Ogden Nash was a descendant of Francis Nash, the Revolutionary War general for whom Nashville, Tennessee, is named. Nonetheless, Nash chose to spend most of his life in Baltimore, where he became America’s undisputed master of light verse.
Nash, who referred to himself as a “worsifier,” is known for such gems as “If called by a panther / Don’t anther”; and “I would live all my life in nonchalance and insouciance, Were it not for making a living, which is rather a nouciance”; and the universally known “Candy is dandy / But liquor is quicker.” My favorite of his verses is a little ditty called “Which the Chicken, and Which the Egg?”:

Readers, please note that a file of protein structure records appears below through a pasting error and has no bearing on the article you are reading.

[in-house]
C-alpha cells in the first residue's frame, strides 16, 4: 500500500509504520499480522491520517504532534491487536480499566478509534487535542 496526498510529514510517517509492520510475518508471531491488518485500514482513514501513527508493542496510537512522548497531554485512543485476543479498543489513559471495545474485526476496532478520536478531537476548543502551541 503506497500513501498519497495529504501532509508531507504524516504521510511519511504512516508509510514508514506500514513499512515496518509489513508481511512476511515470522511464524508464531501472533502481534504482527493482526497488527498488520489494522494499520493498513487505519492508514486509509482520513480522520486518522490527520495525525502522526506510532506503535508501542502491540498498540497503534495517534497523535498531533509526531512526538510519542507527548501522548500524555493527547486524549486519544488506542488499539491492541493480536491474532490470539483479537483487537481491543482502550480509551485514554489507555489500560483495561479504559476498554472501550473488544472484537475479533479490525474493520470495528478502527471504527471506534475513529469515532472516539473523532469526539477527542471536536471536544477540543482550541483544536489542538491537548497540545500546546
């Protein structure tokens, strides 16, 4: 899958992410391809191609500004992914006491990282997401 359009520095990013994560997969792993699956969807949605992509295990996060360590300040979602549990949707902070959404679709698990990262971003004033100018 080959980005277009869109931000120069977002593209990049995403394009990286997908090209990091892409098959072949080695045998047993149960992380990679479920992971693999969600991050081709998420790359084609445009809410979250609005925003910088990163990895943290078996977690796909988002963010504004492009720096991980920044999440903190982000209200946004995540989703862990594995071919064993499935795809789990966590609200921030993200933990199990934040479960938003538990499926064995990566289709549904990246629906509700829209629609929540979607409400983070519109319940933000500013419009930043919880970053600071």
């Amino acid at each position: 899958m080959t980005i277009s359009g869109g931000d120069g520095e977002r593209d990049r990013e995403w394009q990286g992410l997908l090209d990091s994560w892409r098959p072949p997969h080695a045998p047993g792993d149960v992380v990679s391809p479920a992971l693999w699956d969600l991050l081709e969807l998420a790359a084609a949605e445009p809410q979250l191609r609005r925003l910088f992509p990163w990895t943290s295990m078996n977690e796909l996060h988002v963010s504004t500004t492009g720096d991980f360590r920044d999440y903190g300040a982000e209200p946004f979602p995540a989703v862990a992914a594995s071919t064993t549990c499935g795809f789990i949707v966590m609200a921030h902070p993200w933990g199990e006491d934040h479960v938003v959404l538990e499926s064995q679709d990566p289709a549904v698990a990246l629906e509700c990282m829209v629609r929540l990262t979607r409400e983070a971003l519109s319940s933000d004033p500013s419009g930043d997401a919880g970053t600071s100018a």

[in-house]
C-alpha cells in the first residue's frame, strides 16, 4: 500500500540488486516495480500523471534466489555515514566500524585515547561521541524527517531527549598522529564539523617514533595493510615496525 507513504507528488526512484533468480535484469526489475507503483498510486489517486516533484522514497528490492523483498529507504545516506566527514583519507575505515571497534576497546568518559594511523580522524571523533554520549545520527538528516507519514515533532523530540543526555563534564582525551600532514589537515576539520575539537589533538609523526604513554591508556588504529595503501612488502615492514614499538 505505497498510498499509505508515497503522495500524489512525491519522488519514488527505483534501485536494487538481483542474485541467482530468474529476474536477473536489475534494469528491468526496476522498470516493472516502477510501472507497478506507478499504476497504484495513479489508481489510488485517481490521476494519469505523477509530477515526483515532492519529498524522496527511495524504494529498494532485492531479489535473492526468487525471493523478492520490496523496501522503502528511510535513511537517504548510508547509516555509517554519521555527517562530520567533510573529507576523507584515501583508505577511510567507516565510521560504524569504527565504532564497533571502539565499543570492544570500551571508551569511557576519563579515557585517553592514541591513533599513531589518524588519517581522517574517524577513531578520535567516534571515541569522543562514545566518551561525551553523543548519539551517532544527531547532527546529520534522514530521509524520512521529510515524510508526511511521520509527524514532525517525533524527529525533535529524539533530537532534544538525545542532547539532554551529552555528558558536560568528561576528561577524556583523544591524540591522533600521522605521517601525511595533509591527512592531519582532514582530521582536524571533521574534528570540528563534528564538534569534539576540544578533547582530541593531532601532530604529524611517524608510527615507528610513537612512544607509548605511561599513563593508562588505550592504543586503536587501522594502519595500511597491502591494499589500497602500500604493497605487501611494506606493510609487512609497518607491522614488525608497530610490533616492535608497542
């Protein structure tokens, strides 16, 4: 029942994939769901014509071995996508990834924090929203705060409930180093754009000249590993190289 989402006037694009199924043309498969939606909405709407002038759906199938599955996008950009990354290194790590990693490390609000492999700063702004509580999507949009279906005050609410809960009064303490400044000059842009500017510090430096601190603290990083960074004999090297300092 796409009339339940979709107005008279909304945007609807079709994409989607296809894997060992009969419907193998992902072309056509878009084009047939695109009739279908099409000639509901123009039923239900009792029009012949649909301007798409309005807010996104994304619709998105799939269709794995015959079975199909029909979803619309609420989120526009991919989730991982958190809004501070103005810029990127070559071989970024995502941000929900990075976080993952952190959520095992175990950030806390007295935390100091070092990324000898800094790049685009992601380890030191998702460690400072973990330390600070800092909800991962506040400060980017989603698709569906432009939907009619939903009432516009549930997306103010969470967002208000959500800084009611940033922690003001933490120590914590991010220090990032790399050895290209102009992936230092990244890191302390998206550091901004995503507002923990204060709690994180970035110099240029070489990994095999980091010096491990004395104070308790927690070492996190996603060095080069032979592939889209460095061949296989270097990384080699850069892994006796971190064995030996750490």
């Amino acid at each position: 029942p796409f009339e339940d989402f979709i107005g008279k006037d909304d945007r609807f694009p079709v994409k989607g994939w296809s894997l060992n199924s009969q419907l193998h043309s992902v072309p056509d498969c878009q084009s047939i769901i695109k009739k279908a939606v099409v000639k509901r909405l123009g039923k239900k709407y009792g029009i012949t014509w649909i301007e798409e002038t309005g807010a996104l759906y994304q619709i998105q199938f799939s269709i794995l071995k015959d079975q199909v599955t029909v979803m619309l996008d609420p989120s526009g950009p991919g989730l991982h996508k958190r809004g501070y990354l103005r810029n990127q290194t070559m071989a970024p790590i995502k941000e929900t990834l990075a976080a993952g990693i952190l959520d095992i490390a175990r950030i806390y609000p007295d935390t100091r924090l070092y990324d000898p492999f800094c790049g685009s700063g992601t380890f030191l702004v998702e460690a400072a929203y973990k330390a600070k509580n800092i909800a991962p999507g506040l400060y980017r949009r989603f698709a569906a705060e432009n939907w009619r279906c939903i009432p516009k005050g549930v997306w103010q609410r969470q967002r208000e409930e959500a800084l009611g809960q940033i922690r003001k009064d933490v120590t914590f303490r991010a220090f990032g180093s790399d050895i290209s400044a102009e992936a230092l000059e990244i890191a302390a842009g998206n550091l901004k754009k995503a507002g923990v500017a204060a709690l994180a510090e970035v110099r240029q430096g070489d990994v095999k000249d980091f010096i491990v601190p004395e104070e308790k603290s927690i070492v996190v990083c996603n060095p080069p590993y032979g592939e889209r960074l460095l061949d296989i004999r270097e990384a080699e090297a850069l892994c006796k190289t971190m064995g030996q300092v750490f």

He drinks because she scolds, he thinks;
She thinks she scolds because he drinks;
And neither will admit what's true,
That he's a sot and she's a shrew.
Before devoting himself fulltime to turning out inspired nonsense, he was a Wall Street bond salesman (who sold one bond in two years, to his godmother), a copywriter for the same ad agency that had employed F. Scott Fitzgerald, a book salesman for Doubleday, and a staff writer at The New Yorker—where he lasted only three months.
The poor man shuffled off this mortal coil when he was only 68, and his death was attributed to Crohn’s disease, aggravated by an intestinal infection triggered by a lactobacillus he had acquired from consuming tainted cole slaw.
The Bard of Buffalo Bayou believes that had Nash not died before he could think of it, he might have observed:
The sole flaw
Of cole slaw:
That can kill us.